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The Noble Energy (NYSE:NBL) Share Price Is Down 67% So Some Shareholders Are Wishing They Sold

Simply Wall St

We think intelligent long term investing is the way to go. But no-one is immune from buying too high. Zooming in on an example, the Noble Energy, Inc. (NYSE:NBL) share price dropped 67% in the last half decade. That is extremely sub-optimal, to say the least. We also note that the stock has performed poorly over the last year, with the share price down 35%. Unfortunately the share price momentum is still quite negative, with prices down 18% in thirty days.

See our latest analysis for Noble Energy

Noble Energy isn't a profitable company, so it is unlikely we'll see a strong correlation between its share price and its earnings per share (EPS). Arguably revenue is our next best option. When a company doesn't make profits, we'd generally expect to see good revenue growth. That's because it's hard to be confident a company will be sustainable if revenue growth is negligible, and it never makes a profit.

Over five years, Noble Energy grew its revenue at 1.9% per year. That's far from impressive given all the money it is losing. This lacklustre growth has no doubt fueled the loss of 20% per year, in that time. We want to see an acceleration of revenue growth (or profits) before showing much interest in this one. However, it's possible too many in the market will ignore it, and there may be an opportunity if it starts to recover down the track.

The image below shows how earnings and revenue have tracked over time (if you click on the image you can see greater detail).

NYSE:NBL Income Statement, October 21st 2019

Noble Energy is a well known stock, with plenty of analyst coverage, suggesting some visibility into future growth. You can see what analysts are predicting for Noble Energy in this interactive graph of future profit estimates.

What About Dividends?

As well as measuring the share price return, investors should also consider the total shareholder return (TSR). The TSR incorporates the value of any spin-offs or discounted capital raisings, along with any dividends, based on the assumption that the dividends are reinvested. So for companies that pay a generous dividend, the TSR is often a lot higher than the share price return. In the case of Noble Energy, it has a TSR of -64% for the last 5 years. That exceeds its share price return that we previously mentioned. And there's no prize for guessing that the dividend payments largely explain the divergence!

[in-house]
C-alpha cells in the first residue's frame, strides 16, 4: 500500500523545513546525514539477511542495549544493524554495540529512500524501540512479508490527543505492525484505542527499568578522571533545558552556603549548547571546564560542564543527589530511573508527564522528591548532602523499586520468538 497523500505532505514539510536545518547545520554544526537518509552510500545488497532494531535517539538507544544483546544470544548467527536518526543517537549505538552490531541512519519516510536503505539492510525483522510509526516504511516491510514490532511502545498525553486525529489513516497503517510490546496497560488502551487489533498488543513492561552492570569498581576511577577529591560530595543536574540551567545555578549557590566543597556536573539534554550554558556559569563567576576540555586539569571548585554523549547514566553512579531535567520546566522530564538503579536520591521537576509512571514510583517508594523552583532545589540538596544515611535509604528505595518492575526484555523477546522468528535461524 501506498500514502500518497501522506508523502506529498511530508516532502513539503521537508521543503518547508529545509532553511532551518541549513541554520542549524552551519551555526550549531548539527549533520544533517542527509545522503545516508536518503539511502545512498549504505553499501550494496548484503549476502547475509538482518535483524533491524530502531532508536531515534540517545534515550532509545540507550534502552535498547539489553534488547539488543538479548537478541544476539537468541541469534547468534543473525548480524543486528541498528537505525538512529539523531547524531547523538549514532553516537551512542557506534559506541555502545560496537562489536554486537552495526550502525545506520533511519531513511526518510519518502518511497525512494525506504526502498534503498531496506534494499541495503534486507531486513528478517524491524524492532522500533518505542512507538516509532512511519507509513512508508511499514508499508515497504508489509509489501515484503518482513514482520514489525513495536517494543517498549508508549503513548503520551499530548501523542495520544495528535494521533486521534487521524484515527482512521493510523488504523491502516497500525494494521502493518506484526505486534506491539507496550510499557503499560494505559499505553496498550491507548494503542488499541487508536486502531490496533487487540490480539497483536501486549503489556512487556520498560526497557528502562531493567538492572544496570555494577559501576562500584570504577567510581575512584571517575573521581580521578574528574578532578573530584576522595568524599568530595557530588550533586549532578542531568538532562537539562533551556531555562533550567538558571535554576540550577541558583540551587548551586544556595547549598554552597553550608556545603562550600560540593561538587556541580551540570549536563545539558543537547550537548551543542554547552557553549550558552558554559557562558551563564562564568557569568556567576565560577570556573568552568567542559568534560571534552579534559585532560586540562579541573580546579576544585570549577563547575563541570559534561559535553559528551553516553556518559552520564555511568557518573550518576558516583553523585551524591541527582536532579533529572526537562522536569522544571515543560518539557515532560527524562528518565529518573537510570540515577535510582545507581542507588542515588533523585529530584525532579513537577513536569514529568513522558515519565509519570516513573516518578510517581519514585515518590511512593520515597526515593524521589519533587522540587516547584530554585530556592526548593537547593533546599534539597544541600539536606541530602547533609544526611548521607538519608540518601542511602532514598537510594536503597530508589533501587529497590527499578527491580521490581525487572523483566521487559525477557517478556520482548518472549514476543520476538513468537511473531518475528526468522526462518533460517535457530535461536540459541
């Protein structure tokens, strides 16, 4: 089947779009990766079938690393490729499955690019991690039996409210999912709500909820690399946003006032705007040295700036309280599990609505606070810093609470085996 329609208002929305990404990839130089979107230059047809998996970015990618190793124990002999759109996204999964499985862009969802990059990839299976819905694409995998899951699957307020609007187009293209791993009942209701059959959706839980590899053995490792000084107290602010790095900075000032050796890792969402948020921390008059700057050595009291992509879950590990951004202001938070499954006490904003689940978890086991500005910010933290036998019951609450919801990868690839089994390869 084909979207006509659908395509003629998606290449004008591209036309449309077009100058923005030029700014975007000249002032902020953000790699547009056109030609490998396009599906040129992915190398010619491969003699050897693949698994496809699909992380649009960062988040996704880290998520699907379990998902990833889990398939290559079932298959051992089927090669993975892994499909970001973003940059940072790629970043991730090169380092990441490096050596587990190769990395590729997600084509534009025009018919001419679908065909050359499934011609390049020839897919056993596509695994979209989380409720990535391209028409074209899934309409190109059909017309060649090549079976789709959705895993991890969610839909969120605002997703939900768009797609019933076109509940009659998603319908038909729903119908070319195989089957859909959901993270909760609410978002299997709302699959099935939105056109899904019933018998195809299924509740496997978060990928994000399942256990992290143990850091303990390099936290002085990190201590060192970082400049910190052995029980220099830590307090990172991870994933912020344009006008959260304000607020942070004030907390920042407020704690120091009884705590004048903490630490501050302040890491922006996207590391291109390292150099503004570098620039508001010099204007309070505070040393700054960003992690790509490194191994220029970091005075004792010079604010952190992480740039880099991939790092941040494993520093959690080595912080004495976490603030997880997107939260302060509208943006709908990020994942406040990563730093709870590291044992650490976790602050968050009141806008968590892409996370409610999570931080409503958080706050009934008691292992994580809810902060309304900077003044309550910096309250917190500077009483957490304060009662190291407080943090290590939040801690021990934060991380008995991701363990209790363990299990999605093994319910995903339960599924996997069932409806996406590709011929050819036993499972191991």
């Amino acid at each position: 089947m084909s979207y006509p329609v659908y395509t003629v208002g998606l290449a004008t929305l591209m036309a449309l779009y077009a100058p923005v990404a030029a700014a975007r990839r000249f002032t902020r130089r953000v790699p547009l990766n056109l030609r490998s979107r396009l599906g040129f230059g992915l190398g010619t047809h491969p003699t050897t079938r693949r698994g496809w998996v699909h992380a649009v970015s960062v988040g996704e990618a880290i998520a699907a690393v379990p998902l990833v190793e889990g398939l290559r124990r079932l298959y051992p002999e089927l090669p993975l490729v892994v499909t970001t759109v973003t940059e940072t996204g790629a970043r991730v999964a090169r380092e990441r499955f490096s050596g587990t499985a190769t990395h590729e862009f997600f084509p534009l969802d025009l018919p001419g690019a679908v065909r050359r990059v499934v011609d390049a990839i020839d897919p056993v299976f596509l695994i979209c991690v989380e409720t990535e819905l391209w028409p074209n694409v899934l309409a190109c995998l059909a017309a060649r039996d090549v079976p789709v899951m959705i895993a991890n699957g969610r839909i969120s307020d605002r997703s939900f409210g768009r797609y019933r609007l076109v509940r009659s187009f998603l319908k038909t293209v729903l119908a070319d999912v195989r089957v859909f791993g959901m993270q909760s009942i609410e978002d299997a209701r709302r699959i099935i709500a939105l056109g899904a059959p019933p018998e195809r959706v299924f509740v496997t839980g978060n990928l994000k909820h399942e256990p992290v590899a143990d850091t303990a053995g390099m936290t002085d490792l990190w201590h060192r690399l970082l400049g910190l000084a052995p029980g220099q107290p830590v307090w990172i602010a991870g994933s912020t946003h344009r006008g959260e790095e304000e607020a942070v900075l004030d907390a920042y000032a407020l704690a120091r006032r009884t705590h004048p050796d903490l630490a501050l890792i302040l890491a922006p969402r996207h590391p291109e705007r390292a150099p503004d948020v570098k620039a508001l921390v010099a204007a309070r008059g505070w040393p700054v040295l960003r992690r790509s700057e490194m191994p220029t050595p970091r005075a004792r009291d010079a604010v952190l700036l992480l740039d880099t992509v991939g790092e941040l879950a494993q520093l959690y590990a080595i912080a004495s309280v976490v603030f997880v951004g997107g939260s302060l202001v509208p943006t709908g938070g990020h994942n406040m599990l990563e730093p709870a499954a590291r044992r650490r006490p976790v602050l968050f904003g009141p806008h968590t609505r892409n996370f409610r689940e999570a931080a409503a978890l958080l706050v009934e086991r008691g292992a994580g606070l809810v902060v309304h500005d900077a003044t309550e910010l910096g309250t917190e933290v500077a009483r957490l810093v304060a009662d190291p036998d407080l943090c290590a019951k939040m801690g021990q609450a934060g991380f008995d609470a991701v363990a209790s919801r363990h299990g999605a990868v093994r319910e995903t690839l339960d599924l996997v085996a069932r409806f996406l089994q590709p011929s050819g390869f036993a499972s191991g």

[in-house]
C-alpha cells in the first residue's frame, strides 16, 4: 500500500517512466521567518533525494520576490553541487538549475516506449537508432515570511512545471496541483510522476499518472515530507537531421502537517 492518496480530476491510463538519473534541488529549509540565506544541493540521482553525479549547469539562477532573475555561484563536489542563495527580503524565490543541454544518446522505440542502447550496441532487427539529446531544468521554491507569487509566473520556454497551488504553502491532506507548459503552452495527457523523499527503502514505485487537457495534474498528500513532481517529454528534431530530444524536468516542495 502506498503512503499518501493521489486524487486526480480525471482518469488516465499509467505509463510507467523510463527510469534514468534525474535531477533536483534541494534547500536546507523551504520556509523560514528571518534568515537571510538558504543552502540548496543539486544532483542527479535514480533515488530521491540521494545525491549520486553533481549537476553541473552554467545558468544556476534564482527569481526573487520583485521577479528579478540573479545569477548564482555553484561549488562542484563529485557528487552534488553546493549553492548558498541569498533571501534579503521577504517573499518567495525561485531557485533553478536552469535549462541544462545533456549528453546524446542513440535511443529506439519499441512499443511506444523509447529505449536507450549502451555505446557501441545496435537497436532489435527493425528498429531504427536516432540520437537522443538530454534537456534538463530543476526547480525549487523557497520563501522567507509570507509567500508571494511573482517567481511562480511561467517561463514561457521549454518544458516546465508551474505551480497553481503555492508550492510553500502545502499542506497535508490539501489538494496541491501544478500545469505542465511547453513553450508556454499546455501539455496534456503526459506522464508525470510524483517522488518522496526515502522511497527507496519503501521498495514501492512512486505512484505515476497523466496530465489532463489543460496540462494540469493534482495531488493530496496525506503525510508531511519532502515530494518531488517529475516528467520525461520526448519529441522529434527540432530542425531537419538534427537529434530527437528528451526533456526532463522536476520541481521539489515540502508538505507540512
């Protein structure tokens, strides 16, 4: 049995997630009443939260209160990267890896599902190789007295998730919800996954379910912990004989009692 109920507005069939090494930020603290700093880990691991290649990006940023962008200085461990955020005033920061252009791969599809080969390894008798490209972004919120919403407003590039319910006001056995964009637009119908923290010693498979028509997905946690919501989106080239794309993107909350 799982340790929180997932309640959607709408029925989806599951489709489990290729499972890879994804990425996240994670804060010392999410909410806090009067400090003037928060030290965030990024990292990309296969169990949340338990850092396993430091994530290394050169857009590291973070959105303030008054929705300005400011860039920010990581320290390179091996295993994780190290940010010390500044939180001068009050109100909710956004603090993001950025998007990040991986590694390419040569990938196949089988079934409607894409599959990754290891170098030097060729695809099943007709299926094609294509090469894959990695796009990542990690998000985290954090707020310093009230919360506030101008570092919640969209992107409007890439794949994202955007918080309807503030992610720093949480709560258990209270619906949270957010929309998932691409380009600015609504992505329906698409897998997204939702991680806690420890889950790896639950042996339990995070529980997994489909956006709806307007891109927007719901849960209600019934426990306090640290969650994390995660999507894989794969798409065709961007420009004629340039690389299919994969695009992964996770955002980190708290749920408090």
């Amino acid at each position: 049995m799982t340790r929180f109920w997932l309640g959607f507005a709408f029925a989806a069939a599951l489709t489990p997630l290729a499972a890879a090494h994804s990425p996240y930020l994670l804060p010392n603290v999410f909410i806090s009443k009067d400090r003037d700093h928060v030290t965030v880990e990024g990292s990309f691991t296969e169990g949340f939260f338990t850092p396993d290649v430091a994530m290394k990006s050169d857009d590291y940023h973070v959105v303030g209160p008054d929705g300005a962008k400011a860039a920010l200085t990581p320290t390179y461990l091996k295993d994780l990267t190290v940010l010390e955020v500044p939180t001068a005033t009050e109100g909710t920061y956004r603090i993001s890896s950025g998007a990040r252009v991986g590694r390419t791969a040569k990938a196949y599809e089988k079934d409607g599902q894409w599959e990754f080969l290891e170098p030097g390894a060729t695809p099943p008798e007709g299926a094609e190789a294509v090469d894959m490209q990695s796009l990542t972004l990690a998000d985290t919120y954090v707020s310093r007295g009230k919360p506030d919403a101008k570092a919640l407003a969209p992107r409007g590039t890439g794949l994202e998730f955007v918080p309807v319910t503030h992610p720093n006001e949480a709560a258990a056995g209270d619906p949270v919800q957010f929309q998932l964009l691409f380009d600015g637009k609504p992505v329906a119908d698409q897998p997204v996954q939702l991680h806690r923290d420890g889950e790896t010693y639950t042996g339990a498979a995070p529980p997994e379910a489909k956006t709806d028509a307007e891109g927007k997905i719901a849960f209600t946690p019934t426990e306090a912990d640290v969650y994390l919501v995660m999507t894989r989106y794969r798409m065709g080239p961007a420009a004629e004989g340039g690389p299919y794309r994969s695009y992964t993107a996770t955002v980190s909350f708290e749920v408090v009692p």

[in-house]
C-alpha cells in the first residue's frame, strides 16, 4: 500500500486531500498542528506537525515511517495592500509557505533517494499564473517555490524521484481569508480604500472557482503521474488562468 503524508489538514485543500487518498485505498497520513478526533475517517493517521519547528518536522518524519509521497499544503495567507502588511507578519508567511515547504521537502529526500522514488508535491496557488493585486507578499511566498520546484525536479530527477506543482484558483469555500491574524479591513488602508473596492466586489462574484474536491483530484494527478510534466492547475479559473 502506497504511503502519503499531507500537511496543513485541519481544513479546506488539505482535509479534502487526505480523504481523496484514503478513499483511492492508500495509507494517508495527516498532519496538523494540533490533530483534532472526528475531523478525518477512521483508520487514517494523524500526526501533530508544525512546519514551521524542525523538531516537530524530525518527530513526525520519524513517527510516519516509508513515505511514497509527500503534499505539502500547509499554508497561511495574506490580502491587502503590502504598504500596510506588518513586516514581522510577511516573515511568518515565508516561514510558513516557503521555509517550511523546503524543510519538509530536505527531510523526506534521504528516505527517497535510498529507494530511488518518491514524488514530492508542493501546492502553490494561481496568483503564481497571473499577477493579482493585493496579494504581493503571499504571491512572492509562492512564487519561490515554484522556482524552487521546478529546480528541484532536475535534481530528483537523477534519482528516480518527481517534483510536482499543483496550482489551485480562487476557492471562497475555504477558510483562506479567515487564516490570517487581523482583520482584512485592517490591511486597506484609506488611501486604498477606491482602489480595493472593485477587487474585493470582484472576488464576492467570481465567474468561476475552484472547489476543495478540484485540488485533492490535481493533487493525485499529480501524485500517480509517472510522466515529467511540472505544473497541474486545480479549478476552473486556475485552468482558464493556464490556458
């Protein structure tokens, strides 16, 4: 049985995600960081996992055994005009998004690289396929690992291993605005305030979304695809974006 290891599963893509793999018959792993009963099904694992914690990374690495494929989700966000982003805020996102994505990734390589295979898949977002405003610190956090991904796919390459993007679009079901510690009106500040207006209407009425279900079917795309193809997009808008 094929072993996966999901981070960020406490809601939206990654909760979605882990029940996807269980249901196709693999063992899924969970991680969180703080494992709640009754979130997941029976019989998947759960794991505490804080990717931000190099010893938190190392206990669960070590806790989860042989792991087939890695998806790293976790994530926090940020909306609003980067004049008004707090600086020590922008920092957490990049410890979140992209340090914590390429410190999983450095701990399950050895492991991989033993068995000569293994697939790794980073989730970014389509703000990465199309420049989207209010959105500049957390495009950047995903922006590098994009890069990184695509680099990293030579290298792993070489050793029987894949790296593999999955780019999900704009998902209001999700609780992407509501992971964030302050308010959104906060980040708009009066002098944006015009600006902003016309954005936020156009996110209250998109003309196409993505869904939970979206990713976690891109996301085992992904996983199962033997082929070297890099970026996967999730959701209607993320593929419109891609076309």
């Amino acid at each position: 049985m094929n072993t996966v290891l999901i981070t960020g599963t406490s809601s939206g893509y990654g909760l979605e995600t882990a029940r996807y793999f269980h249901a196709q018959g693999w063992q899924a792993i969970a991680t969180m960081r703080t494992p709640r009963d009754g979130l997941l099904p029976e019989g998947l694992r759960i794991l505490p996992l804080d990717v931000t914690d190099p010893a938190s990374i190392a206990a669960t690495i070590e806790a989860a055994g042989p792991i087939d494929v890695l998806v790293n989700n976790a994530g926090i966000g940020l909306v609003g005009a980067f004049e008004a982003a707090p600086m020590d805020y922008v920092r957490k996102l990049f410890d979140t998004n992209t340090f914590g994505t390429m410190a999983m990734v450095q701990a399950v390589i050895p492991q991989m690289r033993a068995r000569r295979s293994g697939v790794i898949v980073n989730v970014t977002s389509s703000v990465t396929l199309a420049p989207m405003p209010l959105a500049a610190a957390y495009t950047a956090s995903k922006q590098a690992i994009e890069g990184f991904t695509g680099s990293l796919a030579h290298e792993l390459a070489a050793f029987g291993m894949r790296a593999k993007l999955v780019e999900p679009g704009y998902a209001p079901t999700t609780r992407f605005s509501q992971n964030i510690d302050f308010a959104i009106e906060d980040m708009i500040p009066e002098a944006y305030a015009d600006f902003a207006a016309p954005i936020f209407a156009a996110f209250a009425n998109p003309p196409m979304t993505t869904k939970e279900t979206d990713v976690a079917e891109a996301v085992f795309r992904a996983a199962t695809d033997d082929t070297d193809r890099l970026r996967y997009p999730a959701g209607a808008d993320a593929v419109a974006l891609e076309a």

A Different Perspective

While the broader market gained around 9.2% in the last year, Noble Energy shareholders lost 33% (even including dividends) . However, keep in mind that even the best stocks will sometimes underperform the market over a twelve month period. Regrettably, last year's performance caps off a bad run, with the shareholders facing a total loss of 19% per year over five years. We realise that Buffett has said investors should 'buy when there is blood on the streets', but we caution that investors should first be sure they are buying a high quality businesses. Before spending more time on Noble Energy it might be wise to click here to see if insiders have been buying or selling shares.

But note: Noble Energy may not be the best stock to buy. So take a peek at this free list of interesting companies with past earnings growth (and further growth forecast).

Please note, the market returns quoted in this article reflect the market weighted average returns of stocks that currently trade on US exchanges.

We aim to bring you long-term focused research analysis driven by fundamental data. Note that our analysis may not factor in the latest price-sensitive company announcements or qualitative material.

If you spot an error that warrants correction, please contact the editor at editorial-team@simplywallst.com. This article by Simply Wall St is general in nature. It does not constitute a recommendation to buy or sell any stock, and does not take account of your objectives, or your financial situation. Simply Wall St has no position in the stocks mentioned. Thank you for reading.